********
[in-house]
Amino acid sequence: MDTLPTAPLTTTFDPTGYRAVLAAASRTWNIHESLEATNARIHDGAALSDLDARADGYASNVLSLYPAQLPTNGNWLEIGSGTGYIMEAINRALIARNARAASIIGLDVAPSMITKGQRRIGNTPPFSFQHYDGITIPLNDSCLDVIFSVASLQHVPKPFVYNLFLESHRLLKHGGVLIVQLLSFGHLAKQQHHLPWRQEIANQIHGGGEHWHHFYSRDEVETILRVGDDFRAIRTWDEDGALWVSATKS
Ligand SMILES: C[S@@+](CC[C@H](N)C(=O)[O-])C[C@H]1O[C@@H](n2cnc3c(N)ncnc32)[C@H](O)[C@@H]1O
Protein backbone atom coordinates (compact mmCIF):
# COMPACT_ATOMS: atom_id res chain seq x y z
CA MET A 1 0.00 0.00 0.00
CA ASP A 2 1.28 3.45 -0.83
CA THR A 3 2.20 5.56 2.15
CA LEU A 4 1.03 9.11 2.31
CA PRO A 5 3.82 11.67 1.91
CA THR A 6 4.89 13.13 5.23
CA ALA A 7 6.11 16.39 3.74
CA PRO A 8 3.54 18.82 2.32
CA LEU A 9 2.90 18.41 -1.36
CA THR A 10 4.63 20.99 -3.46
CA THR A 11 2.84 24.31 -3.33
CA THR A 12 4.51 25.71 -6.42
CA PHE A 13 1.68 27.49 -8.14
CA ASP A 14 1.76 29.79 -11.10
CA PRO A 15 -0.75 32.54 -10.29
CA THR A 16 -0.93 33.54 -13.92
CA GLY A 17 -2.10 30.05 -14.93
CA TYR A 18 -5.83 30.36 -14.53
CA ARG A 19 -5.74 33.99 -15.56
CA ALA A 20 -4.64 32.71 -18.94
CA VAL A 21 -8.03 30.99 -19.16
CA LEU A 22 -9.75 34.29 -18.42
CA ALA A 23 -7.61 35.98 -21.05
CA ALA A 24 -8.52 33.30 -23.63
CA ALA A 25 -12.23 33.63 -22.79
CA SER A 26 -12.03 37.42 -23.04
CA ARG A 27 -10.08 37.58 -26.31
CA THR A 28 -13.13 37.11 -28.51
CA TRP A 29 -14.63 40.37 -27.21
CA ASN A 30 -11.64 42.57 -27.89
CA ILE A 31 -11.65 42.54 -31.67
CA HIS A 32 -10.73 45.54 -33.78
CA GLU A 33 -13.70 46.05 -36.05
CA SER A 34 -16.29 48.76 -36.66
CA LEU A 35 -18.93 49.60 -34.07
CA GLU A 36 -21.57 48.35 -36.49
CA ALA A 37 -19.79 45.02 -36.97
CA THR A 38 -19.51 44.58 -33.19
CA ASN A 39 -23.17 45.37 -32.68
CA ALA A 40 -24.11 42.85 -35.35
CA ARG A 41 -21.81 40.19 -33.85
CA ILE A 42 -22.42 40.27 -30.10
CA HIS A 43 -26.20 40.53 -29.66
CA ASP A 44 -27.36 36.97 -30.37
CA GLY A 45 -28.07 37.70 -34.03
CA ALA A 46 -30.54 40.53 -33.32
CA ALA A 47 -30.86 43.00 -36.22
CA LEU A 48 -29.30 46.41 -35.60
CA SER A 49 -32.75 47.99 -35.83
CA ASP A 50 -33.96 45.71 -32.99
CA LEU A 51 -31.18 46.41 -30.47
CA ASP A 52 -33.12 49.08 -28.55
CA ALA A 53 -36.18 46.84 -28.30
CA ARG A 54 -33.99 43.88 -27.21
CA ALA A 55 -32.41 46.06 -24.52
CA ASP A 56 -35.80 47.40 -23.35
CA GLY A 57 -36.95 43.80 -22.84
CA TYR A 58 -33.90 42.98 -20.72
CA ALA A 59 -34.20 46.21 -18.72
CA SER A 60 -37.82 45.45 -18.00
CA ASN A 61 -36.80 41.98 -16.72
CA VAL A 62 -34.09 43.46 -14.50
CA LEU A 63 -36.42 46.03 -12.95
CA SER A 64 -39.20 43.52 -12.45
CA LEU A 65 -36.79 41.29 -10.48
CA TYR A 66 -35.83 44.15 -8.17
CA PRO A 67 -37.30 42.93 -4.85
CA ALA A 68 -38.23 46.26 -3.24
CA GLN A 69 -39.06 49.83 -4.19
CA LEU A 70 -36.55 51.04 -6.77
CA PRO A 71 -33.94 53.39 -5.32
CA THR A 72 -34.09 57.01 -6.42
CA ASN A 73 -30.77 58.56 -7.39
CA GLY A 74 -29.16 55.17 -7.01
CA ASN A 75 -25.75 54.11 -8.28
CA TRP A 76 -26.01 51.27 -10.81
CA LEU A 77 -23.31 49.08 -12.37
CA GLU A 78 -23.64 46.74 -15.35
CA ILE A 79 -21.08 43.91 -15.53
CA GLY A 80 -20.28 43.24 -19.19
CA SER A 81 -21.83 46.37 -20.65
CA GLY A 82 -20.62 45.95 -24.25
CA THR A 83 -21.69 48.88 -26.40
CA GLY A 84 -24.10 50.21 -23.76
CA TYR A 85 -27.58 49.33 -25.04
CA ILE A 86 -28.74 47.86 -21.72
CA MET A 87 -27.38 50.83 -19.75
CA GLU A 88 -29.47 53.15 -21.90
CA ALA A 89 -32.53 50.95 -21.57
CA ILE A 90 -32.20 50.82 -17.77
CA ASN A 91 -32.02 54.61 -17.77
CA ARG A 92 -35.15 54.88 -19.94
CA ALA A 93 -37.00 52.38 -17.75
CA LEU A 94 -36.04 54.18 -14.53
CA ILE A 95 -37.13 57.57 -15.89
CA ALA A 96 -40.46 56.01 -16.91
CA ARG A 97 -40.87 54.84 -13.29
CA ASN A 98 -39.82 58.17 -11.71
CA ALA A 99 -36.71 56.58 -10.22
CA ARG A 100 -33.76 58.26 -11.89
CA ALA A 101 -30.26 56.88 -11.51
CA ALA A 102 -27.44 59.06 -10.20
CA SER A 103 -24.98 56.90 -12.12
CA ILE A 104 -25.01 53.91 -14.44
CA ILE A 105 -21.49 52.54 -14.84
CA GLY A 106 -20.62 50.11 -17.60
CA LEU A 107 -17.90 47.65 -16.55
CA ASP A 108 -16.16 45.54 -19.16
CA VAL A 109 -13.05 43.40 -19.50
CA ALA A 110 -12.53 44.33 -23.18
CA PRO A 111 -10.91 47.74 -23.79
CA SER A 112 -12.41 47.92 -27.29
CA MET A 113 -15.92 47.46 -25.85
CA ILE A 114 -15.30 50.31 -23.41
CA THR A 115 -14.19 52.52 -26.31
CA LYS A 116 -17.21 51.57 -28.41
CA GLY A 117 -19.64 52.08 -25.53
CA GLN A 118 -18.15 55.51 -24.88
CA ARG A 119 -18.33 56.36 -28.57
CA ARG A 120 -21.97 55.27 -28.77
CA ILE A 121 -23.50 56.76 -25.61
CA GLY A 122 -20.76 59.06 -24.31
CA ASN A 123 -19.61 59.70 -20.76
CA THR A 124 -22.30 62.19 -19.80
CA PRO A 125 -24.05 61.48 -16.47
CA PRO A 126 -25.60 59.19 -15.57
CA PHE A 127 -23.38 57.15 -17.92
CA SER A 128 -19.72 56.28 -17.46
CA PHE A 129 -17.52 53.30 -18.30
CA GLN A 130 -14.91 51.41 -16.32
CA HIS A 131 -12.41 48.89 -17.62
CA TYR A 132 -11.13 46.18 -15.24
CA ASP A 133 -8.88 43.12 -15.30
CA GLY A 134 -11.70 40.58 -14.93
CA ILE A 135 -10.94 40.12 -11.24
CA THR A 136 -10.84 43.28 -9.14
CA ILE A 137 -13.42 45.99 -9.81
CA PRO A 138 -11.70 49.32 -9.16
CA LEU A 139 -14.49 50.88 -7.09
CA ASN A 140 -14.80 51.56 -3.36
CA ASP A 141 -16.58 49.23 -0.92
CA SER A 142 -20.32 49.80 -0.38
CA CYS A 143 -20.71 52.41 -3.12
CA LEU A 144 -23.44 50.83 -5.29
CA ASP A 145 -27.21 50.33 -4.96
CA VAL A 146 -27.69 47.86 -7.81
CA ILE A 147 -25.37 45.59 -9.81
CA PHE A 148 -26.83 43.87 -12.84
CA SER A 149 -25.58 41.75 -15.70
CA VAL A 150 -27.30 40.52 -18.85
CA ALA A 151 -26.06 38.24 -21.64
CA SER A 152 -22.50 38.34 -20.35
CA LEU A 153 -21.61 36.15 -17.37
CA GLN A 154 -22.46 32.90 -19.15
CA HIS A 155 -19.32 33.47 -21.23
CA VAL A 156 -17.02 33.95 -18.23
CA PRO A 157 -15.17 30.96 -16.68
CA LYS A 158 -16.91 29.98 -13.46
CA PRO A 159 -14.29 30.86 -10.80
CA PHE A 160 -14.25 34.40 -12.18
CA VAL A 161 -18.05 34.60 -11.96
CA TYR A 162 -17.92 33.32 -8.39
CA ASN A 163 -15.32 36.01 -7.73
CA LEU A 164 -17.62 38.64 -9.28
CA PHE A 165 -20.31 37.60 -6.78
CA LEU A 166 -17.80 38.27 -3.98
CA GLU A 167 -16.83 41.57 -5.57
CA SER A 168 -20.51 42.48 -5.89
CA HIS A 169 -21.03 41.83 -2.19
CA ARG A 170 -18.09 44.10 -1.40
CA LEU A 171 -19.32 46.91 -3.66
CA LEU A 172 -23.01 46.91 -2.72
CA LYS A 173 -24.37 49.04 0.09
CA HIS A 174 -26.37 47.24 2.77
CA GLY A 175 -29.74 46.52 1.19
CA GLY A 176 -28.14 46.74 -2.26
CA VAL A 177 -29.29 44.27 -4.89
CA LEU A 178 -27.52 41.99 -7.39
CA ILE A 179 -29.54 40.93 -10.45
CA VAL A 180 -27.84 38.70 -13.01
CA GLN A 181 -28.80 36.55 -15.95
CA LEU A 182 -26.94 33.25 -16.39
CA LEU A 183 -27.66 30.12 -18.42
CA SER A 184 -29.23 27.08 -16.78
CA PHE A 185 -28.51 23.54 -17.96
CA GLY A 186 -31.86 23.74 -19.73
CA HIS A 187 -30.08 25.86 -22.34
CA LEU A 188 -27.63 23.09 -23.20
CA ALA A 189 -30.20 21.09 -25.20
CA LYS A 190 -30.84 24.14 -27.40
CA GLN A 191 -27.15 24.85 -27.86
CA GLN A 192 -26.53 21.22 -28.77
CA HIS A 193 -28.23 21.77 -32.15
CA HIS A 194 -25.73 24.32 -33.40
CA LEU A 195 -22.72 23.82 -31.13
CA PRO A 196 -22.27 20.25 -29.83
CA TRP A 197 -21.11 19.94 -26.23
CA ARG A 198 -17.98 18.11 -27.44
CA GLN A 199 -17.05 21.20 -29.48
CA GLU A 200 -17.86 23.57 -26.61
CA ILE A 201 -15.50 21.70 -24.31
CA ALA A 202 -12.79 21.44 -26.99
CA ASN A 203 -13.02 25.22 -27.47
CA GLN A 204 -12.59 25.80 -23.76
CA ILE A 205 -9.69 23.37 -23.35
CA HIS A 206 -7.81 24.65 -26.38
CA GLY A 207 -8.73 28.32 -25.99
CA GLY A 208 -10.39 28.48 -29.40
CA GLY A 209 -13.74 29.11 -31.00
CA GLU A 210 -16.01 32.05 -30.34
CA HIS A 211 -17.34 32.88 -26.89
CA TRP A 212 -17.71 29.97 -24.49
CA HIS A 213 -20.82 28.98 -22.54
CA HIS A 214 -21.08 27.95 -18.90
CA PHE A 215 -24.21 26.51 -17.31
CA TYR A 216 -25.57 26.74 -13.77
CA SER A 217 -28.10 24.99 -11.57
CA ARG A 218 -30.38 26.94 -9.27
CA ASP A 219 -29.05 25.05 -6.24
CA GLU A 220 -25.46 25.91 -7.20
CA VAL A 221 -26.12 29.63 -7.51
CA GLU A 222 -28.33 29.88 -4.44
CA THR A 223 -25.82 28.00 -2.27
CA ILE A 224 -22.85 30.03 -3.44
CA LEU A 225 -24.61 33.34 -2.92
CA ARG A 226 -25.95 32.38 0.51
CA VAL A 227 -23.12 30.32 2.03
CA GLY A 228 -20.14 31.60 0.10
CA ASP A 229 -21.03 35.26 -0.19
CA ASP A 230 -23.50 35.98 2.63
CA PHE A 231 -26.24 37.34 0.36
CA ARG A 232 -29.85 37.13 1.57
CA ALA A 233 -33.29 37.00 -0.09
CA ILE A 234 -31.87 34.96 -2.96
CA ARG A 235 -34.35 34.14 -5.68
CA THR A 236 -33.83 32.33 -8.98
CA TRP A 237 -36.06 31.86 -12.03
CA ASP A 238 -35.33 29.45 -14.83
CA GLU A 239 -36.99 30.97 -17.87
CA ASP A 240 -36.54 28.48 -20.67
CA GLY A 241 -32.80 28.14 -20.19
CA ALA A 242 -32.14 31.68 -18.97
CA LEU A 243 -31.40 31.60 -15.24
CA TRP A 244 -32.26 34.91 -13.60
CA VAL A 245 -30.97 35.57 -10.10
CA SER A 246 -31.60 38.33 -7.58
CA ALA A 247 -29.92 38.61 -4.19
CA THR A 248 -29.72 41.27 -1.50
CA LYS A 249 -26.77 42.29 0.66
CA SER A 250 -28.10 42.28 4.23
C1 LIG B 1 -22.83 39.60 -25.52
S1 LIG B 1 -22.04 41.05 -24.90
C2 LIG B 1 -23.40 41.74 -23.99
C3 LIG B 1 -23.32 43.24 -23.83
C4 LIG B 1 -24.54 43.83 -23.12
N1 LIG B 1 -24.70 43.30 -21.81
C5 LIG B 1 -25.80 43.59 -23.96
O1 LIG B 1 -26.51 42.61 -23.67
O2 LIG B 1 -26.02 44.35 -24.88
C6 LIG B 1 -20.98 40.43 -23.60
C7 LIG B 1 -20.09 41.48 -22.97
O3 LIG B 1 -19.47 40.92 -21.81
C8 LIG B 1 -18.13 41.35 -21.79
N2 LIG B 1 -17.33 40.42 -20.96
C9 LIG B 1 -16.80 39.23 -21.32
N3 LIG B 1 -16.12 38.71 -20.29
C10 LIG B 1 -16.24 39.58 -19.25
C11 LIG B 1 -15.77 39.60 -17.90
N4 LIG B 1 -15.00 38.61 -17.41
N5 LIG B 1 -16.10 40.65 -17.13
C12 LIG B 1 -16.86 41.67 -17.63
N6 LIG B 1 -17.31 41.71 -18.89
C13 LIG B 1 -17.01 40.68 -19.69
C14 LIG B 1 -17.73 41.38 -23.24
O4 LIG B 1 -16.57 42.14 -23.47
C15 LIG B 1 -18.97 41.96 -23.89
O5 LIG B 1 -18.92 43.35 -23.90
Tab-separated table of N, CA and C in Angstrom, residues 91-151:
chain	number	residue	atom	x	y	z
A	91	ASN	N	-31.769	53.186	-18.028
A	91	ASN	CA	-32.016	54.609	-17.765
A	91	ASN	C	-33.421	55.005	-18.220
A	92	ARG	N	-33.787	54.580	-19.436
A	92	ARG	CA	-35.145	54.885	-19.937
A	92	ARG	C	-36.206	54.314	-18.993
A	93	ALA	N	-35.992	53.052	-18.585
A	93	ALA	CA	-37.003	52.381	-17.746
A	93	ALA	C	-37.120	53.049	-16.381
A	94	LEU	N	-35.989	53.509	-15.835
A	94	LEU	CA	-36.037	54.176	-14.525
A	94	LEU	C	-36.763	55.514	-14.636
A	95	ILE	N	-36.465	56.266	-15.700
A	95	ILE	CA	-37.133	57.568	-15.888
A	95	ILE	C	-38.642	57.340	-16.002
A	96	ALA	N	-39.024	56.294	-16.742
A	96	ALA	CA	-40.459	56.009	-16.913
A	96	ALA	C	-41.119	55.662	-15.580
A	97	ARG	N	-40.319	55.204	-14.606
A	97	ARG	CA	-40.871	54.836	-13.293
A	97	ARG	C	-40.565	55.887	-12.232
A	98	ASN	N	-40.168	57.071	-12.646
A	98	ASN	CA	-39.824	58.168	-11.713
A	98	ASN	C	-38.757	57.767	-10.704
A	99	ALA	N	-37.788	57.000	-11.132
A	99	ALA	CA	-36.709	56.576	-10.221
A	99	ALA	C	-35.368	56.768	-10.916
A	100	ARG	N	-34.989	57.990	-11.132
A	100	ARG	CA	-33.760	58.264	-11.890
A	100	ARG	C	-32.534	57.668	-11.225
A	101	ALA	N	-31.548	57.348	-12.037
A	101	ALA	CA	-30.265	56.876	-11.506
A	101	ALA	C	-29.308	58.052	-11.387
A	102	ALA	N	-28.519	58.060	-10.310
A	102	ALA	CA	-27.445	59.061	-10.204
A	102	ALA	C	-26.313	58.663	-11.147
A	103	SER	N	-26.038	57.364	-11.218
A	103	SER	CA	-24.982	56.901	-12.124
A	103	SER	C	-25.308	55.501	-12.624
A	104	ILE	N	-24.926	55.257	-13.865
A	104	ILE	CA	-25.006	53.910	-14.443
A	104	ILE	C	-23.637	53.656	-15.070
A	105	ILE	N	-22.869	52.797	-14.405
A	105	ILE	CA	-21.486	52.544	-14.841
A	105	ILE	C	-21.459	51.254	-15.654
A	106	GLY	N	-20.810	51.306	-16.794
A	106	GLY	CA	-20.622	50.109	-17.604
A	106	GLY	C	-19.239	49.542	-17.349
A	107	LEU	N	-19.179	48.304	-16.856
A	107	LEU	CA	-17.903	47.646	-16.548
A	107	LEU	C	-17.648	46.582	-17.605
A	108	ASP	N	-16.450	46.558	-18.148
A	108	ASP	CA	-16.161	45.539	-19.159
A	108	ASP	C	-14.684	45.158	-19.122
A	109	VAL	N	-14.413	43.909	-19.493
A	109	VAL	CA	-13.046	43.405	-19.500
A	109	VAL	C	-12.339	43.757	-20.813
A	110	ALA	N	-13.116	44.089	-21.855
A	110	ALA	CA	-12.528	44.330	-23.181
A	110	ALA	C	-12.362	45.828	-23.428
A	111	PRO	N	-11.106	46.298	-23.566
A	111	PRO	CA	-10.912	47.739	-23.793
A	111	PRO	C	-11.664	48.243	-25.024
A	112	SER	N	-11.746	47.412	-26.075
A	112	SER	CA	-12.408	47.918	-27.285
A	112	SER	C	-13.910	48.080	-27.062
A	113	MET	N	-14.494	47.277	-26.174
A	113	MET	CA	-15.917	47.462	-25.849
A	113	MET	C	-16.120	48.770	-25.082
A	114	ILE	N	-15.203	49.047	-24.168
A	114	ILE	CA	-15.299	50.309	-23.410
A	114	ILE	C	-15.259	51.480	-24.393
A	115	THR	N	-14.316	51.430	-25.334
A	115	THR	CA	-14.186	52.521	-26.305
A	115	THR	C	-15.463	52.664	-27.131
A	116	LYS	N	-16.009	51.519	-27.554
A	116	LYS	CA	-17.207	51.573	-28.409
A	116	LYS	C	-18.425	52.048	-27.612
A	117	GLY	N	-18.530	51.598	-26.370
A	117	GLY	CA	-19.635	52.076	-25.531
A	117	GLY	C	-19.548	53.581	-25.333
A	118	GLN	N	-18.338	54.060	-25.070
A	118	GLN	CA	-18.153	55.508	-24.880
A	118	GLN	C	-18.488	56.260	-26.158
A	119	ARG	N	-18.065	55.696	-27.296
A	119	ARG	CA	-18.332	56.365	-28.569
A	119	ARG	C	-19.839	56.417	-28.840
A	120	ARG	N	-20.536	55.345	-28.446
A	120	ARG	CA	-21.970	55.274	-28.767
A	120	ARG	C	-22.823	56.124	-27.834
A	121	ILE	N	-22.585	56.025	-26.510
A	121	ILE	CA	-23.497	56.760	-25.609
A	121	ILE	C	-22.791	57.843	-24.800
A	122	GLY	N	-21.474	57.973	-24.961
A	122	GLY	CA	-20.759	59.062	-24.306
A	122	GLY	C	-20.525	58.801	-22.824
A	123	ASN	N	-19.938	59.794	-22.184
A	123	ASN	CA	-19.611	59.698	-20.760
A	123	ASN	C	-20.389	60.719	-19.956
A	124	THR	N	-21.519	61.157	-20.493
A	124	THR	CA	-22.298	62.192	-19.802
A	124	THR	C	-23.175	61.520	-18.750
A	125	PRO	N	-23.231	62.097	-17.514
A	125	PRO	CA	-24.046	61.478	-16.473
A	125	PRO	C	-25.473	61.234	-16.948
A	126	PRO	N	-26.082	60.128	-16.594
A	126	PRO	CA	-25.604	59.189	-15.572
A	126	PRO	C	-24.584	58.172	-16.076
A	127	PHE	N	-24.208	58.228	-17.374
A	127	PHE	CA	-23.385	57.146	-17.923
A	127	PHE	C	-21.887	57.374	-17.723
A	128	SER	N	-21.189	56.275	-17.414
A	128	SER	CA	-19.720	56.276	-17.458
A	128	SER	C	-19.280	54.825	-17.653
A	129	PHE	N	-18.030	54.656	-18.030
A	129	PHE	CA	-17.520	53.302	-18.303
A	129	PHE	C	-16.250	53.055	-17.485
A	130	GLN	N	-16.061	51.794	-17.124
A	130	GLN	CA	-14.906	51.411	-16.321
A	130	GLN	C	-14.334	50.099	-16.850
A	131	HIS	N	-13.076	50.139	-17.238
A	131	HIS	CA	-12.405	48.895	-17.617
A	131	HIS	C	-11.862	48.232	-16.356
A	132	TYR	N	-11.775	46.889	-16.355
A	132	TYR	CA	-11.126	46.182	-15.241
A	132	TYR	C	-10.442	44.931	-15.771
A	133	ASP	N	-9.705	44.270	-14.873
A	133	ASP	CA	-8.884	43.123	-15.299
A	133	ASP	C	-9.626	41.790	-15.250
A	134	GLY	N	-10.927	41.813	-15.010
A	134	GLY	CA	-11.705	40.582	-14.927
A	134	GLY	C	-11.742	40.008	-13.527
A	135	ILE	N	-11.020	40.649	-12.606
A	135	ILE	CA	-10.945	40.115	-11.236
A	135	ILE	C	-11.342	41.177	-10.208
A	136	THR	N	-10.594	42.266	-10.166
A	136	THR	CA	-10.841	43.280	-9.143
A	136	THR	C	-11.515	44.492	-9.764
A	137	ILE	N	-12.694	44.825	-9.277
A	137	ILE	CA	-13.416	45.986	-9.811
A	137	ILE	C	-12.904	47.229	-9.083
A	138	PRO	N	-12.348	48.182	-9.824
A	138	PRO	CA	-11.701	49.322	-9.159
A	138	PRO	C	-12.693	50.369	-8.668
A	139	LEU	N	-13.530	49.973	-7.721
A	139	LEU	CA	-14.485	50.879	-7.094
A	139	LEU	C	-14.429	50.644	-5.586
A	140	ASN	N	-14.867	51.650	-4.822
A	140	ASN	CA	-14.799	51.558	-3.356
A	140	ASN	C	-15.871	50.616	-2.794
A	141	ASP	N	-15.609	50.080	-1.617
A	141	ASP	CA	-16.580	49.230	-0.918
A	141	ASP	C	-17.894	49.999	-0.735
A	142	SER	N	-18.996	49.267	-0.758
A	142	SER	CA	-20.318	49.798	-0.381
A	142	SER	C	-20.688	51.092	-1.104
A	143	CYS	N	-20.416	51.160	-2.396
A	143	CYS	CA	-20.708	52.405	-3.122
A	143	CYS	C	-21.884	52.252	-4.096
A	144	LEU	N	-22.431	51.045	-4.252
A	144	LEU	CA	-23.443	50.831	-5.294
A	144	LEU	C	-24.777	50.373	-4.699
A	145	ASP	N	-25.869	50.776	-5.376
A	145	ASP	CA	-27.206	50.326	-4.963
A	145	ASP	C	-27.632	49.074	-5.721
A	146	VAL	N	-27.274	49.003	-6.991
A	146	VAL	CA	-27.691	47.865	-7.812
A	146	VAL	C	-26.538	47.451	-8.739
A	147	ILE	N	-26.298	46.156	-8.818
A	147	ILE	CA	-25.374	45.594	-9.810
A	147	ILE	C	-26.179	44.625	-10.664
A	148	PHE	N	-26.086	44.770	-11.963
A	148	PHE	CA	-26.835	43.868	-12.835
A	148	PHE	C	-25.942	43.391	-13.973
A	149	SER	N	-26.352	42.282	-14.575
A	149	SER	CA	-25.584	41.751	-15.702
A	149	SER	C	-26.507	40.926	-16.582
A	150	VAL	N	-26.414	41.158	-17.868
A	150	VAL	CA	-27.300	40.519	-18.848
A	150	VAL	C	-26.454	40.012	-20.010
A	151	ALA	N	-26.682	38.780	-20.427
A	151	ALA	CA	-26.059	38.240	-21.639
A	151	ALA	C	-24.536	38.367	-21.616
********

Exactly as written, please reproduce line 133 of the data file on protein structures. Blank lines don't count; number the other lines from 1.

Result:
CA SER A 128 -19.72 56.28 -17.46